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Chief Executives, Well Roasted

Presidents and their pretensions are skewered in an exhibit whose satire says something not just about politicians but those who elected them.


At a time when political conventions have become over the top, staged love fests for presidential candidates, along comes an exhibit of funny, irreverent and sobering posters of occupants of the Oval Office.

There's a photographic image of Lyndon Baines Johnson tugging on the ears of his two beagles under the words, "He who meddles in a quarrel not his own is like one who takes a passing dog by the ears." Or Robbie Conal's fleshy portrait of Bill Clinton, captioned "Dough Nation."

The two street posters are among the 40 featured in "A Presidential Rogues Gallery: Satirical Posters, 1960s-Present." The show, which opens Tuesday at the Frumkin/Duval Gallery in Santa Monica, takes presidential dissing to a high art, skewering the last four decades of Republicans and Democrats alike, and yielding insights into the electorate along with the elected.

It's popular art as political touchstone, and what better time to give it a high profile than during the Democratic National Convention?

"The posters say that none of these presidents are so powerful that they can't be challenged," muses Carol Wells, executive director of the Center for the Study of Political Graphics, who curated the exhibit. "If you can laugh at someone with power, you are empowered. Change can happen."

The posters also indicate that "the 1st Amendment is alive and well in the print media at least," offers Josh Needle, who sells another form of political satire, editorial cartoons, at his Santa Monica gallery, Impolitic.

Satiric art has been a staple of American politics--President Andrew Jackson was a favorite target in his day. But during McCarthyism the art form waned, in part because open dissent was sometimes risky. "Making political posters is a fairly public operation," Wells says.

The Vietnam War brought a renaissance, attracting new artists and a new edge to the medium along with advances in graphics, color and design. Richard Nixon's Watergate troubles, Jimmy Carter's oil crisis, the S&L bailout under President Bush and AIDS and impeachment all have kept the creative juices flowing for poster artists.

"History is written by the winners," Wells notes, referring to elected politicians. The presidential posters, mostly by anonymous street artists, offer "the other side of the headlines." Carried in demonstrations, plastered on walls, and sold in head shops and bookstores, the best images of the past 40 years go for that last laugh, a dig, a thought or an image that echoes.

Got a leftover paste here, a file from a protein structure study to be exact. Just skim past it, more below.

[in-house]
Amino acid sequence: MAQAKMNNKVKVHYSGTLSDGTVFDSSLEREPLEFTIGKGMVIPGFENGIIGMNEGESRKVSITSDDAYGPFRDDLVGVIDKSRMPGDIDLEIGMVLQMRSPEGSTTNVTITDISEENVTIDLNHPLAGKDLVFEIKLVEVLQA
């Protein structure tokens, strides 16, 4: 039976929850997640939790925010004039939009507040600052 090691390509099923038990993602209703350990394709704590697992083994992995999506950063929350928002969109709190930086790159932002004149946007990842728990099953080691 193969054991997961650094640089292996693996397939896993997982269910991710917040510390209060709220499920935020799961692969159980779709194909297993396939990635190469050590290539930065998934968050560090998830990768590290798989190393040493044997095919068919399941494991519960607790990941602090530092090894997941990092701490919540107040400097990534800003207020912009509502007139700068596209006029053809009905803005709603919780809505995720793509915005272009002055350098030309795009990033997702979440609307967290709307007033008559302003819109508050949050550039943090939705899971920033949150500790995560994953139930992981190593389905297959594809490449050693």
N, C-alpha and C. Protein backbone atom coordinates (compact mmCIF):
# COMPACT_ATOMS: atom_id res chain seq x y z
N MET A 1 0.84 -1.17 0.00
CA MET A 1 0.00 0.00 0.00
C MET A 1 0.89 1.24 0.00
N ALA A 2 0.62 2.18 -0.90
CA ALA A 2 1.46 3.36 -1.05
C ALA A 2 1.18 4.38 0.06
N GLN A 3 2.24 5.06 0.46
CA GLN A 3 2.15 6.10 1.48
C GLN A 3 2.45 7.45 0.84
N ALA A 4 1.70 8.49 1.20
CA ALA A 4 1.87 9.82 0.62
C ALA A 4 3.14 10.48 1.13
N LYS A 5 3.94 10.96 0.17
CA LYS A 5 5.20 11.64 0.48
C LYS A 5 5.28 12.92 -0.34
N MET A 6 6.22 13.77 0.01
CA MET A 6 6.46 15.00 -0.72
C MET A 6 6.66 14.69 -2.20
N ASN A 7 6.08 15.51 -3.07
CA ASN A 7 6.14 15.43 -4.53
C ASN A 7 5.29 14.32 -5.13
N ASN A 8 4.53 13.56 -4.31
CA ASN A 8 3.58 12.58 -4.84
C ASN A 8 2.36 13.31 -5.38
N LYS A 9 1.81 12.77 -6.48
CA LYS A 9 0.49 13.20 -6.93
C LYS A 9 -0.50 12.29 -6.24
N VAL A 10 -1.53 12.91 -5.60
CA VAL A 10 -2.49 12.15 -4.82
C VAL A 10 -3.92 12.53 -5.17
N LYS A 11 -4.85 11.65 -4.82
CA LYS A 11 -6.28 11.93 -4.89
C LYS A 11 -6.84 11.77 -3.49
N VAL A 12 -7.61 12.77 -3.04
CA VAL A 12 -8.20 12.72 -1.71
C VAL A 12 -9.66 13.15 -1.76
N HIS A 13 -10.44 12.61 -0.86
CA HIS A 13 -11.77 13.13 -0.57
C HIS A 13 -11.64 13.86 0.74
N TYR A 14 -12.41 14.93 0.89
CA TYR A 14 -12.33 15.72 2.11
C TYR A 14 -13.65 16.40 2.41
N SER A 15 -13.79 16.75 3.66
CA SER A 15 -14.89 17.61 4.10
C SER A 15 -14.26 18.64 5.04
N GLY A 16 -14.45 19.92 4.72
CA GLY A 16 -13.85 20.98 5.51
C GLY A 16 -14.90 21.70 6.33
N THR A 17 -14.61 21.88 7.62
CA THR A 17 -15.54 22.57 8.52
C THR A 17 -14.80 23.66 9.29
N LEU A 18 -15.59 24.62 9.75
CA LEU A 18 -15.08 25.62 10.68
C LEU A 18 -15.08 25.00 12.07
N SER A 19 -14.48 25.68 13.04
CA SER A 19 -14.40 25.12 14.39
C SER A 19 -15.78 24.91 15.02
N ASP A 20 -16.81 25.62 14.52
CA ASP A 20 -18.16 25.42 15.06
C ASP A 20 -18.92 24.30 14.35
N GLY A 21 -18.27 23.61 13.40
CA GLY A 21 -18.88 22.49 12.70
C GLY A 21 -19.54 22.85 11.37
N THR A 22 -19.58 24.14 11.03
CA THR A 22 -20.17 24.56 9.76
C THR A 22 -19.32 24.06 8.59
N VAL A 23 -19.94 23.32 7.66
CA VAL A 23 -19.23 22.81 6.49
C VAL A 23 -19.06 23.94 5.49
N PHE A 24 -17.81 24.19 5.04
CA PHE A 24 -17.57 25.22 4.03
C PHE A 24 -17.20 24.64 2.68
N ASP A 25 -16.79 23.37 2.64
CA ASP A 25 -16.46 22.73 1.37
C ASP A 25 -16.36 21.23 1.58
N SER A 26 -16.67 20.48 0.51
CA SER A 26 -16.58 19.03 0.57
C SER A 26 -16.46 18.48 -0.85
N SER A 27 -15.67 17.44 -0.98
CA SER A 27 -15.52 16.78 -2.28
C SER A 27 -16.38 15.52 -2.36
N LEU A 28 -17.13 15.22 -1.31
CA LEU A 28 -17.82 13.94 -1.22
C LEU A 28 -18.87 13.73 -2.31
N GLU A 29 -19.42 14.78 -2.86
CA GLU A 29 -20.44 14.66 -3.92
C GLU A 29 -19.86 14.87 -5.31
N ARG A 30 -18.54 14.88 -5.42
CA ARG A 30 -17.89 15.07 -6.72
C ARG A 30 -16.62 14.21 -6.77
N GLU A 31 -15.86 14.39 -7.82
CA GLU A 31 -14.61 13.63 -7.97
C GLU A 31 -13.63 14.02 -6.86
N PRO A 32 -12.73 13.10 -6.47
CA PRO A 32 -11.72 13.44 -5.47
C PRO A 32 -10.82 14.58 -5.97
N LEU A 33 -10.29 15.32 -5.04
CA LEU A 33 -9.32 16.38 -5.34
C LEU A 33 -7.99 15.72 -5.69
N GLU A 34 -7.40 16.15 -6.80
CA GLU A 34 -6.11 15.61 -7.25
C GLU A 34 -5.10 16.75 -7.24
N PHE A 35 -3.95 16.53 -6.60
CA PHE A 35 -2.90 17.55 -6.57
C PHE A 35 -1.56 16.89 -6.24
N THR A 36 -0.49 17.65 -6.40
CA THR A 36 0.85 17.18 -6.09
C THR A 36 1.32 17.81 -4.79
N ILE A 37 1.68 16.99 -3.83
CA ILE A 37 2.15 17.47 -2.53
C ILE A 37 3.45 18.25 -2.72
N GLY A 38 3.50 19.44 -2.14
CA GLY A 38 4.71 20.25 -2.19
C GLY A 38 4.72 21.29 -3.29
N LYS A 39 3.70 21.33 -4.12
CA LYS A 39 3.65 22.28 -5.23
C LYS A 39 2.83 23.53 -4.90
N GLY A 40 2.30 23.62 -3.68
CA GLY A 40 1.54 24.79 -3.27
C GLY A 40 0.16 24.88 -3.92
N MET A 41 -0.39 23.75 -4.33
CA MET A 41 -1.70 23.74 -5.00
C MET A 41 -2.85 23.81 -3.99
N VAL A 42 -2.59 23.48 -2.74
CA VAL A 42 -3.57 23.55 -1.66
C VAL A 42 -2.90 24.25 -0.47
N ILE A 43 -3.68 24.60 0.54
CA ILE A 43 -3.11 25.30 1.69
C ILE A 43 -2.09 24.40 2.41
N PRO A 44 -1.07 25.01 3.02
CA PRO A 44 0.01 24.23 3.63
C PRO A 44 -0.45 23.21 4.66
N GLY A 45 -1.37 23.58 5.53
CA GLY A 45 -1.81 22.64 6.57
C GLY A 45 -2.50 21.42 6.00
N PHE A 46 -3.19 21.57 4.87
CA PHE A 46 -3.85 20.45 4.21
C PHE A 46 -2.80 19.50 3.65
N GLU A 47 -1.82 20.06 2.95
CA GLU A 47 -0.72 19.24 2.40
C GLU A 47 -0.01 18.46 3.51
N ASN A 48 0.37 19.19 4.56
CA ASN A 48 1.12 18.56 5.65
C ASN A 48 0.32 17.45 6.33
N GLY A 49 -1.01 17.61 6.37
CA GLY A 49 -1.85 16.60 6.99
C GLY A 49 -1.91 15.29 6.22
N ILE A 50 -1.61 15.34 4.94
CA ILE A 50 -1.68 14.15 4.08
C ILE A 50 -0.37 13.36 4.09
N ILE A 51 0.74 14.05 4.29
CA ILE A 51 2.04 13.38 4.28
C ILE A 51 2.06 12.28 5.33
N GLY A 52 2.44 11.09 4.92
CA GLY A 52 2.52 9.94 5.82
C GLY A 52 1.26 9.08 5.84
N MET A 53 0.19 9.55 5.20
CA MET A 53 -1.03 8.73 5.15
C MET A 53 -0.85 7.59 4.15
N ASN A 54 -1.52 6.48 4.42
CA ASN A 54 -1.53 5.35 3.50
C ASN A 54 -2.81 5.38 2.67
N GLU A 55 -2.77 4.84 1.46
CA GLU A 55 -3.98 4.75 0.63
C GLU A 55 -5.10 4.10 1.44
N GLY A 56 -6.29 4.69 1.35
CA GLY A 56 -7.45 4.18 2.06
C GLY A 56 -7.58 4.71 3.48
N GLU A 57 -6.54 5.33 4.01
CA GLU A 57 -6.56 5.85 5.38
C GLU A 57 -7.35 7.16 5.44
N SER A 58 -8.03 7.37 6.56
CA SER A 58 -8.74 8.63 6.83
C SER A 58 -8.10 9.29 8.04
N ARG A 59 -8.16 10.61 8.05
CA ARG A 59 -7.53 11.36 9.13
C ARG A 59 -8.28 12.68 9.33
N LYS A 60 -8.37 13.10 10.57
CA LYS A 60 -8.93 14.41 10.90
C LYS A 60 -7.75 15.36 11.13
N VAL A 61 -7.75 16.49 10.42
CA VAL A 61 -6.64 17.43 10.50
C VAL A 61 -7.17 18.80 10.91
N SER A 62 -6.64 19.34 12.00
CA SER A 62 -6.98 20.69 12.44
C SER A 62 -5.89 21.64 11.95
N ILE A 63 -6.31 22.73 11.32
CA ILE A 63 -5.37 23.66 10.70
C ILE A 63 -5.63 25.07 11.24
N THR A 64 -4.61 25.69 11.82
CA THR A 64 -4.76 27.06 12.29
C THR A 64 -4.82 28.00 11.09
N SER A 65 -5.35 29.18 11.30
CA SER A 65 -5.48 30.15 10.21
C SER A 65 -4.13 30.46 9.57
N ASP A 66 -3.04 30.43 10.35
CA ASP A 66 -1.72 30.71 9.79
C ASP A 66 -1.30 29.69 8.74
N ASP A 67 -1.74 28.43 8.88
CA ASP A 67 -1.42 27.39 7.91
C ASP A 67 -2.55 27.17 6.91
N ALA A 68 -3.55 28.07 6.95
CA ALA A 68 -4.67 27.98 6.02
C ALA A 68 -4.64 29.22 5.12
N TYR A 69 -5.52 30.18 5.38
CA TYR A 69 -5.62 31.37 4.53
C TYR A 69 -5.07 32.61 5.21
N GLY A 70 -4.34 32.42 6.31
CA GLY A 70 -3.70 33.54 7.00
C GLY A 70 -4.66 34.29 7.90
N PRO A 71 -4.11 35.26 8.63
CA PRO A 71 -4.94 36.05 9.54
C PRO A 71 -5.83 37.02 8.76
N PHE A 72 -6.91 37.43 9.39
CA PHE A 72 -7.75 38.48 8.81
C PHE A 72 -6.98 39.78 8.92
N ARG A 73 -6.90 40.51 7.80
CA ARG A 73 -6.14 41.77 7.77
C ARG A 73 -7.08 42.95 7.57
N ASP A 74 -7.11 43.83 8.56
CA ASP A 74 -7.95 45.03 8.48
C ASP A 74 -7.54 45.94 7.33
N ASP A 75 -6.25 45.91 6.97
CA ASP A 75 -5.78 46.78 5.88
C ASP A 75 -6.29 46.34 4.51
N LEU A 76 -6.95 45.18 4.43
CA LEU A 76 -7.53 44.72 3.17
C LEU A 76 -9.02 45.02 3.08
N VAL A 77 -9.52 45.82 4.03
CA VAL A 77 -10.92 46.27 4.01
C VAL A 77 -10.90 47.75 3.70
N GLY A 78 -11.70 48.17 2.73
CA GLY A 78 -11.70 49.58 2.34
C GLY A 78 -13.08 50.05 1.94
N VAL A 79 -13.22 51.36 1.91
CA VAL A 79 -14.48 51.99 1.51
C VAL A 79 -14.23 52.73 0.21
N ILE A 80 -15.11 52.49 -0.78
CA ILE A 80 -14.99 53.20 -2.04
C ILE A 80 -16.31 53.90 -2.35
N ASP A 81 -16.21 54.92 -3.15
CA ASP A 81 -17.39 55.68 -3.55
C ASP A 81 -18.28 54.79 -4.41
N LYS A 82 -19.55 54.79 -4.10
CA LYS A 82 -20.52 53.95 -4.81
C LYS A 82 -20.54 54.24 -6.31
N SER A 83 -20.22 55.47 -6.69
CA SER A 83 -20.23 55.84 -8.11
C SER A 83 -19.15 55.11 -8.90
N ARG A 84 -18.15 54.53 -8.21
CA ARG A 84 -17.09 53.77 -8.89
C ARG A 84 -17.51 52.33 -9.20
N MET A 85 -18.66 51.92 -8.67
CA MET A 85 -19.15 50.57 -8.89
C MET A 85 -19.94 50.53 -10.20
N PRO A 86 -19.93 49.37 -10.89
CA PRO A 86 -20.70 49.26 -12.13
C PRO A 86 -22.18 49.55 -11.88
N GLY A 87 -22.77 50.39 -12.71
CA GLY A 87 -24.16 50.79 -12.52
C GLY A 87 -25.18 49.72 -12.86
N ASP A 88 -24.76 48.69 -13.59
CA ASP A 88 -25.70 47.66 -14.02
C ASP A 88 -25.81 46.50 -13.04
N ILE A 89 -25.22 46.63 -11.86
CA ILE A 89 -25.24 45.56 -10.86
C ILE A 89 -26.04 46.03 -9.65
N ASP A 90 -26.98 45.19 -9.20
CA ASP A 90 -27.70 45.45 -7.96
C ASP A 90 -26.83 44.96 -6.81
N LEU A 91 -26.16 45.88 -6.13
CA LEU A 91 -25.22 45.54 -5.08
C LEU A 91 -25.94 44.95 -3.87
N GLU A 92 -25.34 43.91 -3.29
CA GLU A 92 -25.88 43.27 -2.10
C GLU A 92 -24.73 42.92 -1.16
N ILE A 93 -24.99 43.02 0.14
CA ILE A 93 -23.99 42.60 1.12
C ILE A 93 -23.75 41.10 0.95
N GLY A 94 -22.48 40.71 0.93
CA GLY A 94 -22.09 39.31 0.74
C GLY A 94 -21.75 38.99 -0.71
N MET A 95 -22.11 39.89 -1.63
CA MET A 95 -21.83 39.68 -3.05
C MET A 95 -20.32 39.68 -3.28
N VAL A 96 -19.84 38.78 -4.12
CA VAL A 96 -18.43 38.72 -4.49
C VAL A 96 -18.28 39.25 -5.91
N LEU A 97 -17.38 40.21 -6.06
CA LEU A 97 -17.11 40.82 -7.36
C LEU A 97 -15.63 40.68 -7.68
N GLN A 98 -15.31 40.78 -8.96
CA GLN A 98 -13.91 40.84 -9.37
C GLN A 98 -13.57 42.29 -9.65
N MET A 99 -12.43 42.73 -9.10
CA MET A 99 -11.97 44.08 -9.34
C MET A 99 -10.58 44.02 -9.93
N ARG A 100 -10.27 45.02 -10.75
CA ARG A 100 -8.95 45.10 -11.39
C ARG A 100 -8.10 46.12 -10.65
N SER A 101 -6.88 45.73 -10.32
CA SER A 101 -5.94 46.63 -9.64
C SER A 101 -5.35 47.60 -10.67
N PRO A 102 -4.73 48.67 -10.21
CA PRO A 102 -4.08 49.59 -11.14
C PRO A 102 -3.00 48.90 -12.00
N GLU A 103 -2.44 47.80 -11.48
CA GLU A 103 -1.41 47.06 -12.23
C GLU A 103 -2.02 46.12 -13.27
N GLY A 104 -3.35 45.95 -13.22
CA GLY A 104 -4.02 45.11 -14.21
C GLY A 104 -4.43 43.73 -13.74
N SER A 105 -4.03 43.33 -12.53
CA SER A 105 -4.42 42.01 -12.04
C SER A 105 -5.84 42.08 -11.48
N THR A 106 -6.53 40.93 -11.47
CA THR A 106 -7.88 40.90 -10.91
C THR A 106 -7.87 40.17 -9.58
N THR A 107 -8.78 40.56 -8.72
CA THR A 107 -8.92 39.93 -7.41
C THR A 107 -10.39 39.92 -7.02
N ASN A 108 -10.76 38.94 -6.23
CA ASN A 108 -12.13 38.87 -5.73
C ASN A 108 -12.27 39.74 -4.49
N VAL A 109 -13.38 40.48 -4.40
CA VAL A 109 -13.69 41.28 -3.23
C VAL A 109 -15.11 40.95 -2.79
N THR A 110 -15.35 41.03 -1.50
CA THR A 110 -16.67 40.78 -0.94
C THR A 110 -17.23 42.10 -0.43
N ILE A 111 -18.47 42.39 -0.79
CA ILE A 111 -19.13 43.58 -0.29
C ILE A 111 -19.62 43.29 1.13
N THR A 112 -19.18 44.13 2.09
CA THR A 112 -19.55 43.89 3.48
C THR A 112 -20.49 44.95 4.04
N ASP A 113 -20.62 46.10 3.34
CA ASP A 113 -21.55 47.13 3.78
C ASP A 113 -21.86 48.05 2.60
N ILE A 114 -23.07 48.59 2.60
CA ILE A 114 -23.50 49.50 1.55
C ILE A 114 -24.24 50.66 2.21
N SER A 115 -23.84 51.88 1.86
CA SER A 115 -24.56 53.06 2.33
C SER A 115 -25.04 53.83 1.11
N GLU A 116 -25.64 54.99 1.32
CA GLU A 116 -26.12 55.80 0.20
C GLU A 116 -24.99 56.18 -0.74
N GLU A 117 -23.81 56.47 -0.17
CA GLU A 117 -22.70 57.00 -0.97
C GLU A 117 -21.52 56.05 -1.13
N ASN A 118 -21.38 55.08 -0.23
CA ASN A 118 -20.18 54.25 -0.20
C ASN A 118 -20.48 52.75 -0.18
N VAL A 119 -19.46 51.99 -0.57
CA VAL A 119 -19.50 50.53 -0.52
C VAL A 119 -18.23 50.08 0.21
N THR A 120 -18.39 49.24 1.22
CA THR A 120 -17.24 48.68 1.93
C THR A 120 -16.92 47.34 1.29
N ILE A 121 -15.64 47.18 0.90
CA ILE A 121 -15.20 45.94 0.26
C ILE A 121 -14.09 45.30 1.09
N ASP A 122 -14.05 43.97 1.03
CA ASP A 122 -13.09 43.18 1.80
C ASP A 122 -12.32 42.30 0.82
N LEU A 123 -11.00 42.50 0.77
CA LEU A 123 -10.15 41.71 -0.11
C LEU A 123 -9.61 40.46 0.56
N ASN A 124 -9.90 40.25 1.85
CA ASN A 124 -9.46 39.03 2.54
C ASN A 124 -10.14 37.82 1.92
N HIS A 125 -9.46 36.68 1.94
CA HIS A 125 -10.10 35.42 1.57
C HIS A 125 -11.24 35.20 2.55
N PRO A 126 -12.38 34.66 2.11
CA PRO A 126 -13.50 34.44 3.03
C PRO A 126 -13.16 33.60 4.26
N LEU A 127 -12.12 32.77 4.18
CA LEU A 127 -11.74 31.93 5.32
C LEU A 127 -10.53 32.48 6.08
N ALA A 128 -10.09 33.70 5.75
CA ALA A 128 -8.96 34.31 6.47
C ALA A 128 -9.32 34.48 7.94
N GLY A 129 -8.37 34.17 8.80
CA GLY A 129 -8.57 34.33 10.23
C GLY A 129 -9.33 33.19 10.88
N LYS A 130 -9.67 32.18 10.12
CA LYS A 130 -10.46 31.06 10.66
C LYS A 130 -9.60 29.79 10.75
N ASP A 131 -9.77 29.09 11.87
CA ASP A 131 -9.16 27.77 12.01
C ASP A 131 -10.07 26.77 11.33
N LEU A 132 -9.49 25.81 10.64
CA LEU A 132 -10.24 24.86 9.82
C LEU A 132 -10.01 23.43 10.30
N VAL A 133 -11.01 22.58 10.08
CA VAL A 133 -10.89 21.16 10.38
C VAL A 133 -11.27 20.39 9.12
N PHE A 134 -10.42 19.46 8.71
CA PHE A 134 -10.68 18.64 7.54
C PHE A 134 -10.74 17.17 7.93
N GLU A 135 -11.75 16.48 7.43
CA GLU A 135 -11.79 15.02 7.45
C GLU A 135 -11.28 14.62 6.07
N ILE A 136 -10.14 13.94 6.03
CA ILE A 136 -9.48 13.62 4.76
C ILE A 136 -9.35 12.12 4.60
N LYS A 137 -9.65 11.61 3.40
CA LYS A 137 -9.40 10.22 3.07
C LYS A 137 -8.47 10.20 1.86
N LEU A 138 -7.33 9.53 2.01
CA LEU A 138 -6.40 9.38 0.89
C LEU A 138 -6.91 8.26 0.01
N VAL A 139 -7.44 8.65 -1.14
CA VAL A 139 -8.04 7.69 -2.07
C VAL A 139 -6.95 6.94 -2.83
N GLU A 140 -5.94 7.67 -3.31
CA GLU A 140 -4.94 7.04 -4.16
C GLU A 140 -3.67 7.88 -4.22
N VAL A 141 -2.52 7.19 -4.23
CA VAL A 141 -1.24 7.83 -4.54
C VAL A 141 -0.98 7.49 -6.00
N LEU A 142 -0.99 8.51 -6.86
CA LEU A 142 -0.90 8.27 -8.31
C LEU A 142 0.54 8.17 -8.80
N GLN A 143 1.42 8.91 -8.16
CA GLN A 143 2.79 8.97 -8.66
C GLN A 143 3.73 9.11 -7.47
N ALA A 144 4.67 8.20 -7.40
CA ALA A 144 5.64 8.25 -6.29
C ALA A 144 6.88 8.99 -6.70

The heads of Lyndon Johnson, Defense Secretary Robert McNamara and Secretary of State Dean Rusk--architects of the Vietnam escalation--are superimposed on a black-and-white photograph of the Nuremberg trials. A roll of toilet paper with multiple images of Richard M. Nixon's face makes its point without words.

"We've certainly gotten less respectful toward our presidents," notes John T. Woolley, a UC Santa Barbara political science professor. "But we've gotten less respectful about a whole lot of things in society," he adds, citing rap music lyrics and popular depictions of religious leaders.

If satiric artists have become more cutting, presidents have made themselves more tempting targets by blurring the line between public and private behavior. But, Woolley notes, even as the public laughs at a president's private peccadilloes, "the thing that still matters most is job performance. When we think of the great presidents--Lincoln, Washington, Jefferson and FDR--they were aggressive in their use of presidential power. There is much forgiveness that comes with success."

The genesis for "The Rogues Gallery" was the "counter-inaugural ball" exhibit of Ronald Reagan posters that Wells organized in 1985 before the political graphics center was established. The onetime medieval art historian mounted the Reagan exhibit at the First Unitarian Church on 8th Street in Los Angeles for a Nicaraguan group opposing aid to the Contras. "I was upset," she says of Reagan's reelection.

Her collection was tiny then. Now Wells can exorcise her frustrations with the current presidential contenders by sifting through the center's archive of 35,000 domestic and foreign posters, on subjects ranging from the Cuban revolution to genetically modified food.

To Wells, the "Rogues Gallery" exhibit underscores what's wanted in a president: "a leader who understands that in our democracy it's not corporations who call the shots but people's needs--decent health care, housing and education."

Cartoonists, on the other hand, have slightly different priorities than satirists, Josh Needle notes. "They like presidents with funny faces--big ears, big noses and big lips."

"A Presidential Rogues Gallery: Satirical Posters, 1960s-Present" will be at Frumkin/Duval Gallery from Tuesday through Saturday, Bergamot Station, 2525 Michigan Ave., Building T-1, Santa Monica; (310) 453-1850.

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